So what was all the fuss about? That’s the question Winder city council members should be asking Mayor Chip Thompson about the new storm water tax the mayor wanted to impose on citizens and businesses this fall.
As followers of Winder’s city government know, the mayor’s idea crashed and burned after some of the town’s leading businessmen opposed the hefty new tax, which would have amounted to thousands of dollars many of them would have had to pay. Homeowners, too, would have been hit.
That was a huge political defeat for the mayor, who had pushed the tax by trying to ram it through the city council before anyone knew what was happening. No public hearings. No advance notice. Extreme pressure on the council by saying action had to be taken immediately.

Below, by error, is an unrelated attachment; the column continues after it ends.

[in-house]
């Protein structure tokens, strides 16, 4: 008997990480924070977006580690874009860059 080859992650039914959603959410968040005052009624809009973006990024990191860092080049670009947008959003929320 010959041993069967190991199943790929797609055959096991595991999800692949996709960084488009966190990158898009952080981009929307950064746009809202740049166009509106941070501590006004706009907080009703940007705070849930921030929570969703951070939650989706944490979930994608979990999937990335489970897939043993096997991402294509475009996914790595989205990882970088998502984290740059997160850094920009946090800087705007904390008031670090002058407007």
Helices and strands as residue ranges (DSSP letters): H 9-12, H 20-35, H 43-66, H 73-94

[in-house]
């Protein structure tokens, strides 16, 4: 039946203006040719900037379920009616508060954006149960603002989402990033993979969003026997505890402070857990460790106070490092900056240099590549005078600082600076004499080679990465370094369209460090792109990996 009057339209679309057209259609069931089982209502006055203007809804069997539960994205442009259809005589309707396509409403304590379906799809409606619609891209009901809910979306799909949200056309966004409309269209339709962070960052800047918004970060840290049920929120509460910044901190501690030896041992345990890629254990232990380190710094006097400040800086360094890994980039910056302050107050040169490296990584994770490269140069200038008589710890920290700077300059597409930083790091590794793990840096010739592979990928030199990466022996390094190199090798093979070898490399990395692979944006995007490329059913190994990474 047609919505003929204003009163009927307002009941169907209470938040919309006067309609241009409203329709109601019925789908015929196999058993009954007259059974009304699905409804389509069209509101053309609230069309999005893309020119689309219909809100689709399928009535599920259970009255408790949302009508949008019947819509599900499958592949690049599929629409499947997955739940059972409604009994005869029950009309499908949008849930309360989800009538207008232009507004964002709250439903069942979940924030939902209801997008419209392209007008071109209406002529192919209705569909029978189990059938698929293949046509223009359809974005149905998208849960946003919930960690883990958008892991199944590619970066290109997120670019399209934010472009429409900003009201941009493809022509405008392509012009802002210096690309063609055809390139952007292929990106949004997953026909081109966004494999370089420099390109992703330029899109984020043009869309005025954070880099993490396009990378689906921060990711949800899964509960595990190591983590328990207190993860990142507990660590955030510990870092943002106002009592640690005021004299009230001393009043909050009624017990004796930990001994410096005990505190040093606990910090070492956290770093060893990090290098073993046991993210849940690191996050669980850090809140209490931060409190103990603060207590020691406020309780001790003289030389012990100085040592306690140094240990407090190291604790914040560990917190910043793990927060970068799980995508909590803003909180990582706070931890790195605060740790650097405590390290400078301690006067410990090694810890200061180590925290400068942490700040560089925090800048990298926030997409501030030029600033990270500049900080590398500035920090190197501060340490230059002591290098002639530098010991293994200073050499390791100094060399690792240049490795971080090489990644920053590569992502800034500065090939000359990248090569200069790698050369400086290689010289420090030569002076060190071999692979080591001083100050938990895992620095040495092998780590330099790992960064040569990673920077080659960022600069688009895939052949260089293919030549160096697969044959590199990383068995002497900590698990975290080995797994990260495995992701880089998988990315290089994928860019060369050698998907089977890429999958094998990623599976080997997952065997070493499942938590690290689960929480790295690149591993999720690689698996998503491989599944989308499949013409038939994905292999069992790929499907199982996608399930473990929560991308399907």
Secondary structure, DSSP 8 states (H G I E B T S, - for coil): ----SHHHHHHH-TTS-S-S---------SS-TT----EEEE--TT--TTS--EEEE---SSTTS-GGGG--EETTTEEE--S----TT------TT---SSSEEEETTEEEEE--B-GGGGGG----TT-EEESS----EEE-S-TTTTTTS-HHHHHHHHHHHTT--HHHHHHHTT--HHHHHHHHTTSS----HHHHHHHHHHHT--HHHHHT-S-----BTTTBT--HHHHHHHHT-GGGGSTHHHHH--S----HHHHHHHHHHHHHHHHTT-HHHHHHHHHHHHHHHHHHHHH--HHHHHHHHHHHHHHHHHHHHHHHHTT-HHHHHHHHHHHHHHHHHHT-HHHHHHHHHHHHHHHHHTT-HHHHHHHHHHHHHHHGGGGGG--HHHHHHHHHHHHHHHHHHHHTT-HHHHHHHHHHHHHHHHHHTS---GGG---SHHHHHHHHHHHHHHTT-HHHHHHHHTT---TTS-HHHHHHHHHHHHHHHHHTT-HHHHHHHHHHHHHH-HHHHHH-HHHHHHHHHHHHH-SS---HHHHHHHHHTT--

Now it turns out that the mayor’s arm-twisting was probably premature anyway. A spokesman for the EPD, which oversees storm water rules, told a Journal reporter this week that it isn’t clear if Winder will even come under the rules. That will depend on the density found in the 2010 census, and that won’t be clear for two or three more years after EPD officials analyze the data.
So what was all the rush and push about? If Winder doesn’t yet fall under the regulations, why was this even an issue in the first place?
Could it be some city leaders saw this as a way to enact a tax hike through the back door under false pretenses? If enacted, the new tax could have replaced other revenues that in turn could have been spent in other areas of city government.
We’d hate to think city officials are that sneaky about city finances, but the recent track record of city dealings makes one wonder if there wasn’t more to this ill-fated new tax than first met the eye.
It’s a bad time for tax hikes and new taxes. The local economy is reeling from the recession and local governments need to show more restraint in their spending.